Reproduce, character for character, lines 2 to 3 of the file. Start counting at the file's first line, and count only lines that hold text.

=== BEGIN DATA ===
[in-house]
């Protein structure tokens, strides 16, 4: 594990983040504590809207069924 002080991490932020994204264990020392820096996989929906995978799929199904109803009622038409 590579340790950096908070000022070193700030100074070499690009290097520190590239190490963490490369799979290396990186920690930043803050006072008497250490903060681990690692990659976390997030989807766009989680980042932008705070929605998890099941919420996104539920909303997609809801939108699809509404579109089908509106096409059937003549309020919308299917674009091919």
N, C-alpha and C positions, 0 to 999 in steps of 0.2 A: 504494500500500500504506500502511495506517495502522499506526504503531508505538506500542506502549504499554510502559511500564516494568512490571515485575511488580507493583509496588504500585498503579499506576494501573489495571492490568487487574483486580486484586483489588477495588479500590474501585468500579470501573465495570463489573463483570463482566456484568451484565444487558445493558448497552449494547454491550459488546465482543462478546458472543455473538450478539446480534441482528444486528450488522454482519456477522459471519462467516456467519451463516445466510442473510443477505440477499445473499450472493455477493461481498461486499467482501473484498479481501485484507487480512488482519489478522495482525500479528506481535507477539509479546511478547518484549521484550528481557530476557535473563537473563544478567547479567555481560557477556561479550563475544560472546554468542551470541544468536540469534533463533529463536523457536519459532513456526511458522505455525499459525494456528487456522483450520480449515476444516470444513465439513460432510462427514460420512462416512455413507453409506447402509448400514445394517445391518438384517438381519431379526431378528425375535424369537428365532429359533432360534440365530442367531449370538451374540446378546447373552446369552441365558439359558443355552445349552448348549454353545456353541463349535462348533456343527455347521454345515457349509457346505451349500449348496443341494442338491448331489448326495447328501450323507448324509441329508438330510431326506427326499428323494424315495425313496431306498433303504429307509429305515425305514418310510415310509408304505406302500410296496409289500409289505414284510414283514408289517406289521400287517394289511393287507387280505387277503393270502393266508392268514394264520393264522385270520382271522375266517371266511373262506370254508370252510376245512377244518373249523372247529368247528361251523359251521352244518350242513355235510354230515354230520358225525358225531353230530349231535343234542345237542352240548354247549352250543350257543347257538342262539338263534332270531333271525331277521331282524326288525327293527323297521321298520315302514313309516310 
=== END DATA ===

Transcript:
């Protein structure tokens, strides 16, 4: 594990983040504590809207069924 002080991490932020994204264990020392820096996989929906995978799929199904109803009622038409 590579340790950096908070000022070193700030100074070499690009290097520190590239190490963490490369799979290396990186920690930043803050006072008497250490903060681990690692990659976390997030989807766009989680980042932008705070929605998890099941919420996104539920909303997609809801939108699809509404579109089908509106096409059937003549309020919308299917674009091919």
N, C-alpha and C positions, 0 to 999 in steps of 0.2 A: 504494500500500500504506500502511495506517495502522499506526504503531508505538506500542506502549504499554510502559511500564516494568512490571515485575511488580507493583509496588504500585498503579499506576494501573489495571492490568487487574483486580486484586483489588477495588479500590474501585468500579470501573465495570463489573463483570463482566456484568451484565444487558445493558448497552449494547454491550459488546465482543462478546458472543455473538450478539446480534441482528444486528450488522454482519456477522459471519462467516456467519451463516445466510442473510443477505440477499445473499450472493455477493461481498461486499467482501473484498479481501485484507487480512488482519489478522495482525500479528506481535507477539509479546511478547518484549521484550528481557530476557535473563537473563544478567547479567555481560557477556561479550563475544560472546554468542551470541544468536540469534533463533529463536523457536519459532513456526511458522505455525499459525494456528487456522483450520480449515476444516470444513465439513460432510462427514460420512462416512455413507453409506447402509448400514445394517445391518438384517438381519431379526431378528425375535424369537428365532429359533432360534440365530442367531449370538451374540446378546447373552446369552441365558439359558443355552445349552448348549454353545456353541463349535462348533456343527455347521454345515457349509457346505451349500449348496443341494442338491448331489448326495447328501450323507448324509441329508438330510431326506427326499428323494424315495425313496431306498433303504429307509429305515425305514418310510415310509408304505406302500410296496409289500409289505414284510414283514408289517406289521400287517394289511393287507387280505387277503393270502393266508392268514394264520393264522385270520382271522375266517371266511373262506370254508370252510376245512377244518373249523372247529368247528361251523359251521352244518350242513355235510354230515354230520358225525358225531353230530349231535343234542345237542352240548354247549352250543350257543347257538342262539338263534332270531333271525331277521331282524326288525327293527323297521321298520315302514313309516310 